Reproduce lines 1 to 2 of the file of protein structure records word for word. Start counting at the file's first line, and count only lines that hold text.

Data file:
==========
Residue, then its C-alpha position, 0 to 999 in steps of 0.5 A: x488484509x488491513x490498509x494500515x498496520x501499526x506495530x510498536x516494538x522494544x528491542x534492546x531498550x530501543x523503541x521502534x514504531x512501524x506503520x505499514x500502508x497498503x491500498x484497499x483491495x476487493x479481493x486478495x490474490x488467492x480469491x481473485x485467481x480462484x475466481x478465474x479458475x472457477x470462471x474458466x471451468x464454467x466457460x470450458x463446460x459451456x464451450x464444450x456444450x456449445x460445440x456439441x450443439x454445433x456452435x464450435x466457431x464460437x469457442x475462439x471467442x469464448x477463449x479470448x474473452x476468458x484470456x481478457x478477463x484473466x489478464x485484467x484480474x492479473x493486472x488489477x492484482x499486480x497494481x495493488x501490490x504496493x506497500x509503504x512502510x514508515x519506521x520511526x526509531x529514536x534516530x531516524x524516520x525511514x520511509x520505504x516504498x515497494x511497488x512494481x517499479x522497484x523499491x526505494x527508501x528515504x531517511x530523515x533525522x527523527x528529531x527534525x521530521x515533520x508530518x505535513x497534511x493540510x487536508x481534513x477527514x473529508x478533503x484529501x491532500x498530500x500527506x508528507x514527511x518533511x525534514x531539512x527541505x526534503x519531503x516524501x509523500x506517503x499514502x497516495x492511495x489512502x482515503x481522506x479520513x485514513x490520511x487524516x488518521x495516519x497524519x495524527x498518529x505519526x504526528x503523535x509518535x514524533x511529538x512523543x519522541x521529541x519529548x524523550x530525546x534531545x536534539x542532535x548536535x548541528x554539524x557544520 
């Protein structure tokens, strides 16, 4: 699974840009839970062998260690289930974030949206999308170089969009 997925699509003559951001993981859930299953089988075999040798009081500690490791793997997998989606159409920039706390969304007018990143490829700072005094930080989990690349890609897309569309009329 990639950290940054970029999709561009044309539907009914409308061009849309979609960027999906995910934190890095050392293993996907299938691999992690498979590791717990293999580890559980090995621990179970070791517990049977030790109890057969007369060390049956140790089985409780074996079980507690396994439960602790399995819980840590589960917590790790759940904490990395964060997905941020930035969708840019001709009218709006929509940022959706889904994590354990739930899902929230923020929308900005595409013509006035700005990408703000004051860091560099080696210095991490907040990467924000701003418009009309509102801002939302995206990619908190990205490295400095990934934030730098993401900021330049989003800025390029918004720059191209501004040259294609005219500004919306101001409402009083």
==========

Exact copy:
Residue, then its C-alpha position, 0 to 999 in steps of 0.5 A: x488484509x488491513x490498509x494500515x498496520x501499526x506495530x510498536x516494538x522494544x528491542x534492546x531498550x530501543x523503541x521502534x514504531x512501524x506503520x505499514x500502508x497498503x491500498x484497499x483491495x476487493x479481493x486478495x490474490x488467492x480469491x481473485x485467481x480462484x475466481x478465474x479458475x472457477x470462471x474458466x471451468x464454467x466457460x470450458x463446460x459451456x464451450x464444450x456444450x456449445x460445440x456439441x450443439x454445433x456452435x464450435x466457431x464460437x469457442x475462439x471467442x469464448x477463449x479470448x474473452x476468458x484470456x481478457x478477463x484473466x489478464x485484467x484480474x492479473x493486472x488489477x492484482x499486480x497494481x495493488x501490490x504496493x506497500x509503504x512502510x514508515x519506521x520511526x526509531x529514536x534516530x531516524x524516520x525511514x520511509x520505504x516504498x515497494x511497488x512494481x517499479x522497484x523499491x526505494x527508501x528515504x531517511x530523515x533525522x527523527x528529531x527534525x521530521x515533520x508530518x505535513x497534511x493540510x487536508x481534513x477527514x473529508x478533503x484529501x491532500x498530500x500527506x508528507x514527511x518533511x525534514x531539512x527541505x526534503x519531503x516524501x509523500x506517503x499514502x497516495x492511495x489512502x482515503x481522506x479520513x485514513x490520511x487524516x488518521x495516519x497524519x495524527x498518529x505519526x504526528x503523535x509518535x514524533x511529538x512523543x519522541x521529541x519529548x524523550x530525546x534531545x536534539x542532535x548536535x548541528x554539524x557544520 
């Protein structure tokens, strides 16, 4: 699974840009839970062998260690289930974030949206999308170089969009 997925699509003559951001993981859930299953089988075999040798009081500690490791793997997998989606159409920039706390969304007018990143490829700072005094930080989990690349890609897309569309009329 990639950290940054970029999709561009044309539907009914409308061009849309979609960027999906995910934190890095050392293993996907299938691999992690498979590791717990293999580890559980090995621990179970070791517990049977030790109890057969007369060390049956140790089985409780074996079980507690396994439960602790399995819980840590589960917590790790759940904490990395964060997905941020930035969708840019001709009218709006929509940022959706889904994590354990739930899902929230923020929308900005595409013509006035700005990408703000004051860091560099080696210095991490907040990467924000701003418009009309509102801002939302995206990619908190990205490295400095990934934030730098993401900021330049989003800025390029918004720059191209501004040259294609005219500004919306101001409402009083």